In this study dual-needle electrohydrodynamic co-printing (DN-EHDCP) was developed to fabricate unique micron-scaled architectures based on multi-material fibrous (filamentous) morphologies. Two stainless steel needles (contributing towards dual needle design) were used to simultaneously co-print poly(ɛ-caprolactone) (PCL) and polyvinylpyrrolidone (PVP) polymers (using solvent based formulations including Fe3O4 nanoparticles and active pharmaceutical ingredient (API). Differences in polymer hydrophobicity and dissolution rate were used to modulate drug release (tetracycline hydrochloride, TE-HCL) from various co-printed configurations. Optical, scanning electron and fluorescent microscopy confirmed precision alignment and vertical stacking of both PVP and PCL printed filaments. Process parameters were found to strongly influence co-print construct diameter. Fourier Transform Infrared (FTIR) spectroscopy confirmed spatial locations of both PVP and PCL filaments. TE-HCL release from co-printed formulations exhibited two phases; rapid and sustained. In vitro biological assay (using L929 cell lines) demonstrated construct biocompatibility. However, selective integration (spatial and quantity) of sacrificial PVP fibers (after rapid dissolution) provided a method of in situ void engineering for enhanced interfacial interaction for remaining PCL structures. The present study shows the development and use of simultaneously co-printed filaments in the vertical axis with potential to control drug release through alignment of individual filaments and material type. Furthermore, the use of composite matrix under an external stimulus is also demonstrated indicating multiple approaches to modulate API release.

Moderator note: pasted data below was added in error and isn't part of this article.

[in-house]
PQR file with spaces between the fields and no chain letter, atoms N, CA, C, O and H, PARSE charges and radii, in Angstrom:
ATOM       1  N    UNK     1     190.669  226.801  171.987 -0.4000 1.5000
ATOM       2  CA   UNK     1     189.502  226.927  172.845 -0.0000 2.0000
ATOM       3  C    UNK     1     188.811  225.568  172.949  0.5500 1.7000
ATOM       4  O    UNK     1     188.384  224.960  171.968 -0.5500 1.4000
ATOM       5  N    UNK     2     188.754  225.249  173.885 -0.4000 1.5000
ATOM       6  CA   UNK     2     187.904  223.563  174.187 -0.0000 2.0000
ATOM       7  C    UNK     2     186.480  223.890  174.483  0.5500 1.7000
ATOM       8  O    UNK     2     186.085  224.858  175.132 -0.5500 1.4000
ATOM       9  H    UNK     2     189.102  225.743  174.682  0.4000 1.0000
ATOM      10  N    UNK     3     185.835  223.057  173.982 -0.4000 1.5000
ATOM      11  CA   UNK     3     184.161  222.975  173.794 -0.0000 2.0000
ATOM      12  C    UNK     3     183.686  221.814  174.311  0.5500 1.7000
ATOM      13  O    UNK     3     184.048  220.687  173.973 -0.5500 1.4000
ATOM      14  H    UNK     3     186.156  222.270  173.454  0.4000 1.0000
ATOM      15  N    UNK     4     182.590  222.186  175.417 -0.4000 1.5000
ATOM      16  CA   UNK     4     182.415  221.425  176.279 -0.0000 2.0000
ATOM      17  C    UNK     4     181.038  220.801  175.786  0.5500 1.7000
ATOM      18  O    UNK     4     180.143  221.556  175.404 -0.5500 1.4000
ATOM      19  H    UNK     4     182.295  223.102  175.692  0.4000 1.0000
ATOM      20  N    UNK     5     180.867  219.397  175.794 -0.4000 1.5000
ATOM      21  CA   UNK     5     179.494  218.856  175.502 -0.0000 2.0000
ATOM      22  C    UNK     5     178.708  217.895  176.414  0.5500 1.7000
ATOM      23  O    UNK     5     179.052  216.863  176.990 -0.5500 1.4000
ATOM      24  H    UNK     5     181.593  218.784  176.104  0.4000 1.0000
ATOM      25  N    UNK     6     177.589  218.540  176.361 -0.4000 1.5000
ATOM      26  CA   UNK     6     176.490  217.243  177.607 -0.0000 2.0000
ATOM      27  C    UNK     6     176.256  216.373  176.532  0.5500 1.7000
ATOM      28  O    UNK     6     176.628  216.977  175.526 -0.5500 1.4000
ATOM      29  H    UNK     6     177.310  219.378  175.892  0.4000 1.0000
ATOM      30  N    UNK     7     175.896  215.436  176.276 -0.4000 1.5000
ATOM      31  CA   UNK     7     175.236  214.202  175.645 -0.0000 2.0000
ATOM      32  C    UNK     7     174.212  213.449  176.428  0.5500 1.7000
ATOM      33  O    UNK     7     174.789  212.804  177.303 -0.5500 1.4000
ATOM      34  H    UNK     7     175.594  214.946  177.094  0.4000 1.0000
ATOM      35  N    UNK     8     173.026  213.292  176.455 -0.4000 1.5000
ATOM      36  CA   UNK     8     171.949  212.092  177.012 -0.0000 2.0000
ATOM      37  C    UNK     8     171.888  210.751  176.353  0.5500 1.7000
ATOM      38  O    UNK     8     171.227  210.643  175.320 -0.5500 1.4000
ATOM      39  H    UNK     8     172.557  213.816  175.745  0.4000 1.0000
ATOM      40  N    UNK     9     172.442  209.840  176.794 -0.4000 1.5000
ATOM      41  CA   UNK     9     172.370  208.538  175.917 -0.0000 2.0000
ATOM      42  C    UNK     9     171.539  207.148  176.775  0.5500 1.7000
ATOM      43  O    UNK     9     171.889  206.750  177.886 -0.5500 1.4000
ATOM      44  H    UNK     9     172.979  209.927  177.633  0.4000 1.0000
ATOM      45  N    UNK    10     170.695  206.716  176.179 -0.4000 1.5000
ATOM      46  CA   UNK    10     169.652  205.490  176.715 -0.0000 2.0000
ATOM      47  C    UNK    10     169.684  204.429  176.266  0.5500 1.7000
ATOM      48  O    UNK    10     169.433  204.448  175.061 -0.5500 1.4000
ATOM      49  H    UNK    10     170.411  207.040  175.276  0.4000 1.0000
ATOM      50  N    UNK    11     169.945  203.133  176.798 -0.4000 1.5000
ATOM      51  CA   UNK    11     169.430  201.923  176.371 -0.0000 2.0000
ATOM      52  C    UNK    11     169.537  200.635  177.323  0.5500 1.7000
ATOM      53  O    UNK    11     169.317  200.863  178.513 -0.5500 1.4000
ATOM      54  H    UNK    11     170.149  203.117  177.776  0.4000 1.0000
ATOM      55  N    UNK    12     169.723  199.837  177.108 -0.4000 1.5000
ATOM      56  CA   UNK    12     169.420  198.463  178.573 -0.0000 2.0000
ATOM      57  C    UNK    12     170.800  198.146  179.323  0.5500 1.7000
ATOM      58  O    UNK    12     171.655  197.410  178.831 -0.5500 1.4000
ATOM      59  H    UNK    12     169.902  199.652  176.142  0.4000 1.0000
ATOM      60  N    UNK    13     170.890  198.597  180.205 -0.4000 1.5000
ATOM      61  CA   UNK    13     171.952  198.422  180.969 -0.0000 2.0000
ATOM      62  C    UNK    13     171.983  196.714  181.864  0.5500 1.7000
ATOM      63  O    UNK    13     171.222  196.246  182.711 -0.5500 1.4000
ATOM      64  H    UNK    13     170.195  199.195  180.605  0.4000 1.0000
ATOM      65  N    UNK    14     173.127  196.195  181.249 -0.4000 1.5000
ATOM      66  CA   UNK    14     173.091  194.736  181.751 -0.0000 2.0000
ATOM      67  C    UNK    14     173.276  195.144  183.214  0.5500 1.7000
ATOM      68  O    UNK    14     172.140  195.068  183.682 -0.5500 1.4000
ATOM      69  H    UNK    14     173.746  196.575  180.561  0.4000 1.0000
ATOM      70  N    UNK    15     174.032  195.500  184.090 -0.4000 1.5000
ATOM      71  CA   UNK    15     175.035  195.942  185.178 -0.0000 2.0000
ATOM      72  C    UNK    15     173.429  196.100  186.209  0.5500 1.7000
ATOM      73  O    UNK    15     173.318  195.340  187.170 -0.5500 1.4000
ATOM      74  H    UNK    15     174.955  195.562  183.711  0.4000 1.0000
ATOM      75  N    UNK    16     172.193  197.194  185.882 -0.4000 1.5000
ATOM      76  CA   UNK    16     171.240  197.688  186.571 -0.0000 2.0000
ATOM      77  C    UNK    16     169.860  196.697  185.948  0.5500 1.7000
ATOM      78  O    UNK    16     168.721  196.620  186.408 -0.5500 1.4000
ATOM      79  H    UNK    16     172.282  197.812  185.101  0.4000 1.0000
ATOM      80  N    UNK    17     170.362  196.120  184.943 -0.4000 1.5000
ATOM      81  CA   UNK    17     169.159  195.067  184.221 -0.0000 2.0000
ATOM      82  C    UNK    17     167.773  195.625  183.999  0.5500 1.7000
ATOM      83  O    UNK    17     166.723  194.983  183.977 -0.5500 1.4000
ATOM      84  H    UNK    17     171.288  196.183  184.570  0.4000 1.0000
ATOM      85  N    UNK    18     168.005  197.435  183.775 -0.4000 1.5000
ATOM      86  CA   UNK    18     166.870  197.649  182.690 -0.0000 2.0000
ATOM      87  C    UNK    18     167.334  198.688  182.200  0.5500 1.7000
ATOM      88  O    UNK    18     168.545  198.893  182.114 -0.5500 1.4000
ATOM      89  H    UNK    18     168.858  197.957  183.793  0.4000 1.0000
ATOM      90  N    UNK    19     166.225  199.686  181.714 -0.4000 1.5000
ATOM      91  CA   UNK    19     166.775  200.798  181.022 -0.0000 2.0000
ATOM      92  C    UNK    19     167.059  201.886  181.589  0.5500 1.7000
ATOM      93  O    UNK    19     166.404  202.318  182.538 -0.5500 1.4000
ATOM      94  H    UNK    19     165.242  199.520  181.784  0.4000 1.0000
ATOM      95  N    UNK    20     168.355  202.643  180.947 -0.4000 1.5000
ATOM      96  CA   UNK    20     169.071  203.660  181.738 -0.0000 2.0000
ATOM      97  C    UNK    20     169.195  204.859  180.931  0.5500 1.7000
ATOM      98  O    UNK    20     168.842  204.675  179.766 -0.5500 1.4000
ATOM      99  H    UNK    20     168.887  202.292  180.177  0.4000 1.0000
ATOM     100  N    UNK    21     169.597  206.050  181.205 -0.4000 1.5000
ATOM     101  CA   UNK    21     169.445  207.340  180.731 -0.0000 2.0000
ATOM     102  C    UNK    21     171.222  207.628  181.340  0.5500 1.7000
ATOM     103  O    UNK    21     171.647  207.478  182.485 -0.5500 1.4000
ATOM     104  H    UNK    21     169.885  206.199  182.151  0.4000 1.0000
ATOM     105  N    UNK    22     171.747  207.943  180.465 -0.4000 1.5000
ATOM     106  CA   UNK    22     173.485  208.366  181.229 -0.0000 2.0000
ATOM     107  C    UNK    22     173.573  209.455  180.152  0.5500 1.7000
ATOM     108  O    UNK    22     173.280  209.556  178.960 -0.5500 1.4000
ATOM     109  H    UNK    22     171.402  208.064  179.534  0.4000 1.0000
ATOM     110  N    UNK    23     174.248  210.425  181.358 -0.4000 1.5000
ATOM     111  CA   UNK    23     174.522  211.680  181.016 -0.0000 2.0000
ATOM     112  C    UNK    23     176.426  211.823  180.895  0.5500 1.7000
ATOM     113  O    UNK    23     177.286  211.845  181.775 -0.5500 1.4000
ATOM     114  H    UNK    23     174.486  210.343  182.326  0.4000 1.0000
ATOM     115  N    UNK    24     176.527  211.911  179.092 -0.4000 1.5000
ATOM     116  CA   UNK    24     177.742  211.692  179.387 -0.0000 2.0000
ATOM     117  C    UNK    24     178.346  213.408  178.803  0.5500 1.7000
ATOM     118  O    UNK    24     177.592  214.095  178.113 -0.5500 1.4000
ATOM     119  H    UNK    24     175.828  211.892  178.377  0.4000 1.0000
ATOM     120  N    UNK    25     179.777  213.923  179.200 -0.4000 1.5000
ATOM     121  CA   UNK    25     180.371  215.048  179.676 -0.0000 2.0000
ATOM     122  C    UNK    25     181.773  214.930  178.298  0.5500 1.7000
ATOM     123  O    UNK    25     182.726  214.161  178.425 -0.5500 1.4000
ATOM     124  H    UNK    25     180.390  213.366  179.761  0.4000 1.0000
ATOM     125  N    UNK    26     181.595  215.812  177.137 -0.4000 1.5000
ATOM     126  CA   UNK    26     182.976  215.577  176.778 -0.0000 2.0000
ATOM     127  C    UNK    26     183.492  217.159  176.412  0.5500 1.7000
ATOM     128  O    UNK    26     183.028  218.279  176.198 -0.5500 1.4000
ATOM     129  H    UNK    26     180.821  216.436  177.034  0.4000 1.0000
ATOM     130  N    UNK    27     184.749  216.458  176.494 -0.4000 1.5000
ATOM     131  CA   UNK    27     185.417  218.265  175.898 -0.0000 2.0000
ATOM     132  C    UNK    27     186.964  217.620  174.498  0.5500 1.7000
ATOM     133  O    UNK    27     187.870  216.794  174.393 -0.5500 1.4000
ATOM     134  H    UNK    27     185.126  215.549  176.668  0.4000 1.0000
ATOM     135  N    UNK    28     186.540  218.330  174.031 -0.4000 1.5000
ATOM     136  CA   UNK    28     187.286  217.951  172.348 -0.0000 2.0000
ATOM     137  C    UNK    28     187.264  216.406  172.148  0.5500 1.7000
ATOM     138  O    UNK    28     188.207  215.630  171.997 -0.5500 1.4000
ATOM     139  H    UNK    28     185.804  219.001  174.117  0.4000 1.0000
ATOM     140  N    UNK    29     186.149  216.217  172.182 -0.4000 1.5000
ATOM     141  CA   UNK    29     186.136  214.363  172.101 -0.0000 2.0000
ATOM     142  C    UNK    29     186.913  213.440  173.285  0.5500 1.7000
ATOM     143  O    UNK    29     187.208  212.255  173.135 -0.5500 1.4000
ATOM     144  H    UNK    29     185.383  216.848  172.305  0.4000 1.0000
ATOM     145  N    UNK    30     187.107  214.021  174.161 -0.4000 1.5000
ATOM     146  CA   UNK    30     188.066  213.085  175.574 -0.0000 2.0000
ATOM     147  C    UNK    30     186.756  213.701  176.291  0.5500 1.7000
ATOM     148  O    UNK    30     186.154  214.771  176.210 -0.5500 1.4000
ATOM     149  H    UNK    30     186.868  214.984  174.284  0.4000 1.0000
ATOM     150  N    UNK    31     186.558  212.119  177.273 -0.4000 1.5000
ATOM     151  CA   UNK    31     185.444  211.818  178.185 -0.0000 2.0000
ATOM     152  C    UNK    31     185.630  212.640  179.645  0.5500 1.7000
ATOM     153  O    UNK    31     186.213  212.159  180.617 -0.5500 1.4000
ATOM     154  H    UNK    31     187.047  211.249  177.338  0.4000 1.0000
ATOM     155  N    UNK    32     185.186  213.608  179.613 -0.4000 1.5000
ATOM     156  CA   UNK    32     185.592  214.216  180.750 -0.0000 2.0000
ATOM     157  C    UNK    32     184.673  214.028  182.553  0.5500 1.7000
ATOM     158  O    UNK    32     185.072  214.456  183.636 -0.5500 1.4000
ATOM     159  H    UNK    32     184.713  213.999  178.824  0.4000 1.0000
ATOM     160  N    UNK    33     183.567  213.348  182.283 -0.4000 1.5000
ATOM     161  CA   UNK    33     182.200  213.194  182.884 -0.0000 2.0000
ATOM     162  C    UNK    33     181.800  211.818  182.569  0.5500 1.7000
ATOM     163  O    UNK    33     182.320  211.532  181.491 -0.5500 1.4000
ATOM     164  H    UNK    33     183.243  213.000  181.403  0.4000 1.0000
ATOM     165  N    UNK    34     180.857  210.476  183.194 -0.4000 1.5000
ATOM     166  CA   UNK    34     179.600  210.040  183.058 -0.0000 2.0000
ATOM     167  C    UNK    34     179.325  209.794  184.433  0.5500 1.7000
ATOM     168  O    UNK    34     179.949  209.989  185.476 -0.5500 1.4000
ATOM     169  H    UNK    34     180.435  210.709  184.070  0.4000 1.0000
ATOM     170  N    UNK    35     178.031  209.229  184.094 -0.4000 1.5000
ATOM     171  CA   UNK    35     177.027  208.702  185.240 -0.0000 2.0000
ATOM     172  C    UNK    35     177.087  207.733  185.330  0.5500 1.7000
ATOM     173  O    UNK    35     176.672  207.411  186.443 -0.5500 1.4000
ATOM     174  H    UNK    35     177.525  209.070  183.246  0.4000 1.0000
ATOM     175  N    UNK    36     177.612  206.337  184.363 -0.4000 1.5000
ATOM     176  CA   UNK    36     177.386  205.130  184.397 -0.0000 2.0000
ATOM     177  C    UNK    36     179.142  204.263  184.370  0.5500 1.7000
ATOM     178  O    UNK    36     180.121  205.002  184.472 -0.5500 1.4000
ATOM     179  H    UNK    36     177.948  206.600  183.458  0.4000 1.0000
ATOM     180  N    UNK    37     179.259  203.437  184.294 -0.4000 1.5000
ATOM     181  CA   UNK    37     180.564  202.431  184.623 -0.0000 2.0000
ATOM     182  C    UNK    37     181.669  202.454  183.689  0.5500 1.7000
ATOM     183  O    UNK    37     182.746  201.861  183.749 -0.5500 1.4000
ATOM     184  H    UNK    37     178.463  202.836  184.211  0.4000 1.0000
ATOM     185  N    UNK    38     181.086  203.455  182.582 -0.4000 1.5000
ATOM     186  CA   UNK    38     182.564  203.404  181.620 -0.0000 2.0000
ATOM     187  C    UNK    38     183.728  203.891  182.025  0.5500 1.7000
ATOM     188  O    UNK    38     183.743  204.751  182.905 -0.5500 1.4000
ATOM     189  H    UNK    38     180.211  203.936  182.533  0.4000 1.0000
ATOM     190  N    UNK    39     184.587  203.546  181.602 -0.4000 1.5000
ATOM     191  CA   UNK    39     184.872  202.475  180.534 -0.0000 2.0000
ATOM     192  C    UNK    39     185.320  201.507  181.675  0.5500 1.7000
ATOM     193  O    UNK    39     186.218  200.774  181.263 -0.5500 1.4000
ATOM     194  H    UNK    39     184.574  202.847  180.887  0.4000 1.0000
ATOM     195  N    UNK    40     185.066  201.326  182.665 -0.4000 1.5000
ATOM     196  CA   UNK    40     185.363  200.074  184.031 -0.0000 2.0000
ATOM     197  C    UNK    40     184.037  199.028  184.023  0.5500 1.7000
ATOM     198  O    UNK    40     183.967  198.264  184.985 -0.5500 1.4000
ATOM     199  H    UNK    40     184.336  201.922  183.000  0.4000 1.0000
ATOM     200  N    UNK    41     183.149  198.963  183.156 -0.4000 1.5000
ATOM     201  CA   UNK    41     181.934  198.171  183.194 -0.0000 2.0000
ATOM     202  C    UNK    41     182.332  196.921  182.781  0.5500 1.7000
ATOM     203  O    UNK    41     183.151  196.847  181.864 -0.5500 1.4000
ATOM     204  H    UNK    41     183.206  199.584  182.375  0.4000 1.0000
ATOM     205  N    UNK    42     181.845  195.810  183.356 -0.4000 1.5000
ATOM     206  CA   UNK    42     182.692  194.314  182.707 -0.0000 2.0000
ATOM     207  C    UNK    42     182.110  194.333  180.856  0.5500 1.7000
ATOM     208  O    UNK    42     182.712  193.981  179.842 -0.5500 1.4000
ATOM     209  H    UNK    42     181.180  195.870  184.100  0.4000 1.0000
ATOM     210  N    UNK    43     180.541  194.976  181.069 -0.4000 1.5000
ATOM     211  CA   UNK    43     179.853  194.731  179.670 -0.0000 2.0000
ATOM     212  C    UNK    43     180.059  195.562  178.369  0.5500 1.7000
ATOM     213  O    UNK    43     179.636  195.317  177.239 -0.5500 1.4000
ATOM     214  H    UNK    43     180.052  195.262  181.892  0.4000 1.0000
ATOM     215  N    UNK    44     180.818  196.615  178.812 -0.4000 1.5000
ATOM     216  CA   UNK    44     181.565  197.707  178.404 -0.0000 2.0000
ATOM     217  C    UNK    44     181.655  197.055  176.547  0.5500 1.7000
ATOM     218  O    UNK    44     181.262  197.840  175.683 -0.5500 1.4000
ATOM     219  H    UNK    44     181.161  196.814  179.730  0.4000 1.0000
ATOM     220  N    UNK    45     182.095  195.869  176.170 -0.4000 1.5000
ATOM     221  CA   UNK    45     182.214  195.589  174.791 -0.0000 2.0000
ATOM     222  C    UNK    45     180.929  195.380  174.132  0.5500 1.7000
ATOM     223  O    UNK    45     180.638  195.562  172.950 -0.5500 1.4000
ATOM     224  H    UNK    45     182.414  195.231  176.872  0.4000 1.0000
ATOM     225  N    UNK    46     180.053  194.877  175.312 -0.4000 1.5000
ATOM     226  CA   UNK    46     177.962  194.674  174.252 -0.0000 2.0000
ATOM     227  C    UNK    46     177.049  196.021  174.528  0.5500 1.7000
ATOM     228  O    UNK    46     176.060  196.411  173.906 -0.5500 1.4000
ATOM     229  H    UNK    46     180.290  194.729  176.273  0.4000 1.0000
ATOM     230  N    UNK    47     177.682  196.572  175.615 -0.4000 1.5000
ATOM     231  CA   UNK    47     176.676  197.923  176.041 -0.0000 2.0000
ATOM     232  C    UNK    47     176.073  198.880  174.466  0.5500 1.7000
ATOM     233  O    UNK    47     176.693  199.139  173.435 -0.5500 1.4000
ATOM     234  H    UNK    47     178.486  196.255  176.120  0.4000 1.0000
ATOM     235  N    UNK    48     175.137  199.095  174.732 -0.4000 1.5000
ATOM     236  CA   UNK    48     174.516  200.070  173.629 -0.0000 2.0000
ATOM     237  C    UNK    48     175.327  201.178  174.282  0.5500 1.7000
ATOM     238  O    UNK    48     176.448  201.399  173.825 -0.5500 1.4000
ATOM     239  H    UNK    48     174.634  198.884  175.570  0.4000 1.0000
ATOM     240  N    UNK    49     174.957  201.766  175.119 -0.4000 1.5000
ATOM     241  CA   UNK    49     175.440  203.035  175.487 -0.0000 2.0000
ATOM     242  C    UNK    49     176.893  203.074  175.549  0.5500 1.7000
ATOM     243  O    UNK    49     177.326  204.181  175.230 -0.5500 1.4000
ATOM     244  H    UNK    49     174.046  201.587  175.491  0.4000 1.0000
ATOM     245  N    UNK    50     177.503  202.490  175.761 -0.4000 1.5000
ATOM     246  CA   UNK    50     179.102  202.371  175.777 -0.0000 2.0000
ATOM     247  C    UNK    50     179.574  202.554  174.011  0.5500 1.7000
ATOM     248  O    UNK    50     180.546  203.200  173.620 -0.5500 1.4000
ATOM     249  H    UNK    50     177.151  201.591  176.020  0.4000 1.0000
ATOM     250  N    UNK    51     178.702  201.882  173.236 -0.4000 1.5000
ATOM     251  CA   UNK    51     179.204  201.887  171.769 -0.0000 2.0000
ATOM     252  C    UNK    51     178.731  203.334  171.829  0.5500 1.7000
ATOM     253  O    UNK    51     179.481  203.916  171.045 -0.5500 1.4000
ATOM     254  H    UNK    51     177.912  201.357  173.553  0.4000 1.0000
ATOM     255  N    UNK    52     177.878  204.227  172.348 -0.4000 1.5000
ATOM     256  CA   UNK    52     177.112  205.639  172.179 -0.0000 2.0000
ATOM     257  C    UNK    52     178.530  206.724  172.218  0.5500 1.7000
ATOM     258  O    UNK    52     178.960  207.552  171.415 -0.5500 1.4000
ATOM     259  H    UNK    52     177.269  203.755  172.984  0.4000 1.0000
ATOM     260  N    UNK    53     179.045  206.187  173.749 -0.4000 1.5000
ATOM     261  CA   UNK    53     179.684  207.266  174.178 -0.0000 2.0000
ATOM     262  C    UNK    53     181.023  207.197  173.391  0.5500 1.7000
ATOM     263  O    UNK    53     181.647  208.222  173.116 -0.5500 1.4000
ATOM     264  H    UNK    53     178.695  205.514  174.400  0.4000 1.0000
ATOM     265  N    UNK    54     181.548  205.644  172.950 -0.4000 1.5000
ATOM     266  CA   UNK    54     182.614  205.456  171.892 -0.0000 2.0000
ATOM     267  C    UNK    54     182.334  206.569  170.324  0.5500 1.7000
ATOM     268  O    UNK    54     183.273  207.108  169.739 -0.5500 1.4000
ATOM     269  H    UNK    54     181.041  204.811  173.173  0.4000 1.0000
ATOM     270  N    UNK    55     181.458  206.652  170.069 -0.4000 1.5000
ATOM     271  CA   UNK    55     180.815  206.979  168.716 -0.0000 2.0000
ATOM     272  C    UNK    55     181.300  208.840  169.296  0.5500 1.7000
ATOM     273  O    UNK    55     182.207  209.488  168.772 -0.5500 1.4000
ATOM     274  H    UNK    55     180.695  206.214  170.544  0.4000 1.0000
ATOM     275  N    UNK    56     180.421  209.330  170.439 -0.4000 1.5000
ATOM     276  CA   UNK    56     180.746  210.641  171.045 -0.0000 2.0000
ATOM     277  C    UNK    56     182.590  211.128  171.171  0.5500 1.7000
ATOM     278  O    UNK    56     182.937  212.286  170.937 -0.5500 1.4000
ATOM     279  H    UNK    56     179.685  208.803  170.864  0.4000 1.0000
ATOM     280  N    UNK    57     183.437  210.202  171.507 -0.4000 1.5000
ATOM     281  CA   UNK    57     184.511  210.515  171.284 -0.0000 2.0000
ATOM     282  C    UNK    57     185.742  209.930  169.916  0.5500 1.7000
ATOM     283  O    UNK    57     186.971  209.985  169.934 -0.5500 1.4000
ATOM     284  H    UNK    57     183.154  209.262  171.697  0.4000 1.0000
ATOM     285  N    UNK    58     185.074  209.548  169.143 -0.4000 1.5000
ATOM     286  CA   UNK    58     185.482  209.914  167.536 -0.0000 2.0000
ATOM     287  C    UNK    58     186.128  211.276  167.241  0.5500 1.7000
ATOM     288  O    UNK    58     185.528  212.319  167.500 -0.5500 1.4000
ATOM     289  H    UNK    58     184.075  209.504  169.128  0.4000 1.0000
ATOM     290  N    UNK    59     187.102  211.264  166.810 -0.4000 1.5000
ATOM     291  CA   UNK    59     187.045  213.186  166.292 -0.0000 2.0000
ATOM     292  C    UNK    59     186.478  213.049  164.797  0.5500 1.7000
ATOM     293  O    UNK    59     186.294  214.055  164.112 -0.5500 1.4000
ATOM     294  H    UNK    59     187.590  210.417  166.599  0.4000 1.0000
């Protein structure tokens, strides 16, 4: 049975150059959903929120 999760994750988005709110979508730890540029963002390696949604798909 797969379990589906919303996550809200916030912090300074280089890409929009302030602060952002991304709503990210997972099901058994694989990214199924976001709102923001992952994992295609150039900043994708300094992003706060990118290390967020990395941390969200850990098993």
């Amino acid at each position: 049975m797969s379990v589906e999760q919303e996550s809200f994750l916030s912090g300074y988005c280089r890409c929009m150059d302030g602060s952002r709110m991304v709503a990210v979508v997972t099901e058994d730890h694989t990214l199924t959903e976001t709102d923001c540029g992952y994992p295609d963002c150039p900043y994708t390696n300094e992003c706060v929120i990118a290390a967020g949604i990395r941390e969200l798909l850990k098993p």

- EHD printing